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On the banister going upstairs, I like to hang greens. Yes, these are artificial. (Sigh.) I haven’t figured out how to have fresh greens inside a month.

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This is the original front screen door for our house. Hubby Rick found it in the carriage house, covered with chicken poop. He power washed it, I put a coat of polyurethane on. It’s been on the stair landing since. It’s super easy to change out the decorations throughout the year.

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My Mom had a huge Christmas village. Last year, which was her last Christmas with us, she gave away pieces to her family. I’m enjoying having them out this year.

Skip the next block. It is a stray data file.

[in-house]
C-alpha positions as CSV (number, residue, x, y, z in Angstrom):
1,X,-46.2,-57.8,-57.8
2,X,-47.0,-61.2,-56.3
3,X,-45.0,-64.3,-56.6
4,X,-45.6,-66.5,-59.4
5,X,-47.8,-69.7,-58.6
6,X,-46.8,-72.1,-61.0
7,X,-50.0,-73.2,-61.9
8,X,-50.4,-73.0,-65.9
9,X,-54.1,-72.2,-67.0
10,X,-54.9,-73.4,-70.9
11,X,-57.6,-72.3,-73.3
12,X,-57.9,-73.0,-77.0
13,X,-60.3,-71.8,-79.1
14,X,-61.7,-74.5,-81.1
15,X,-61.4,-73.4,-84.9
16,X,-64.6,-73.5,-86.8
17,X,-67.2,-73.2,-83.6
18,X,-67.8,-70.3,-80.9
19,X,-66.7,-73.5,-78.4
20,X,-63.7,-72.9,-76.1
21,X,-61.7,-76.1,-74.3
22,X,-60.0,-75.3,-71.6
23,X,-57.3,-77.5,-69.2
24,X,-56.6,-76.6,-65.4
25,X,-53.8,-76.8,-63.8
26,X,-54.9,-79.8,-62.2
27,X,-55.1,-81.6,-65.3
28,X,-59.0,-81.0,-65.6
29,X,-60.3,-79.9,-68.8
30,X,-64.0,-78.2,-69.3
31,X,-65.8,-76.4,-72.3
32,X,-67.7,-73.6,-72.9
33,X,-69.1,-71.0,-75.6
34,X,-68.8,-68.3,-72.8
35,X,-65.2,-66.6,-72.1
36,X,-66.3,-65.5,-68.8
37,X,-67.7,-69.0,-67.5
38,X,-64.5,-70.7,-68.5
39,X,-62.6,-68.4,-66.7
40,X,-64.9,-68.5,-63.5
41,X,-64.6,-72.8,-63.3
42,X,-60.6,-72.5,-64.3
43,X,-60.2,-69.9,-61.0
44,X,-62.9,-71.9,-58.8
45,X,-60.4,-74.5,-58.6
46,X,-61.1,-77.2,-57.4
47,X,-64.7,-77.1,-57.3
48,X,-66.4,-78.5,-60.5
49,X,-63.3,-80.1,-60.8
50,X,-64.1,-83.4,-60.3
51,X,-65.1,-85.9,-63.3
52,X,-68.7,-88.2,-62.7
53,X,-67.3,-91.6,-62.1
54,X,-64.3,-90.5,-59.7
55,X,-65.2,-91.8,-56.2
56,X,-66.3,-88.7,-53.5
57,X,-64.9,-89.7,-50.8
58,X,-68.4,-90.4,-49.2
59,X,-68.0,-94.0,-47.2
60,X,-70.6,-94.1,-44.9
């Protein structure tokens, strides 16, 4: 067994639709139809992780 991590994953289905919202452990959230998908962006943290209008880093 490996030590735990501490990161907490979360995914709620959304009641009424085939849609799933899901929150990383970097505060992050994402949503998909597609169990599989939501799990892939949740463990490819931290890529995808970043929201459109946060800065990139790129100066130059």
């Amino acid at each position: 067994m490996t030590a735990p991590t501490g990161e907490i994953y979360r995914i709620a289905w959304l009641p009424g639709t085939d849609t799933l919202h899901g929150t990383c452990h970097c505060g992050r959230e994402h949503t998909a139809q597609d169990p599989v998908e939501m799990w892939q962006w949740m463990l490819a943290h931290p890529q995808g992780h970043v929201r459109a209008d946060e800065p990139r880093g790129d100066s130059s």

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My florist sister helped decorate my house. A bonus for me? Lots of fresh evergreen arrangements. Here’s my favorite, which is in our formal parlor.

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These decorations match nicely with the black tin on the table.

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In our dining room, Debbie made another fun arrangement for the table.

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We created a little village here, with fresh greens in the old milk bottles.

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While I prefer to decorate with burgundy over true Christmas red, we did incorporate a few red items. With the evergreens and the teal, it all fits together.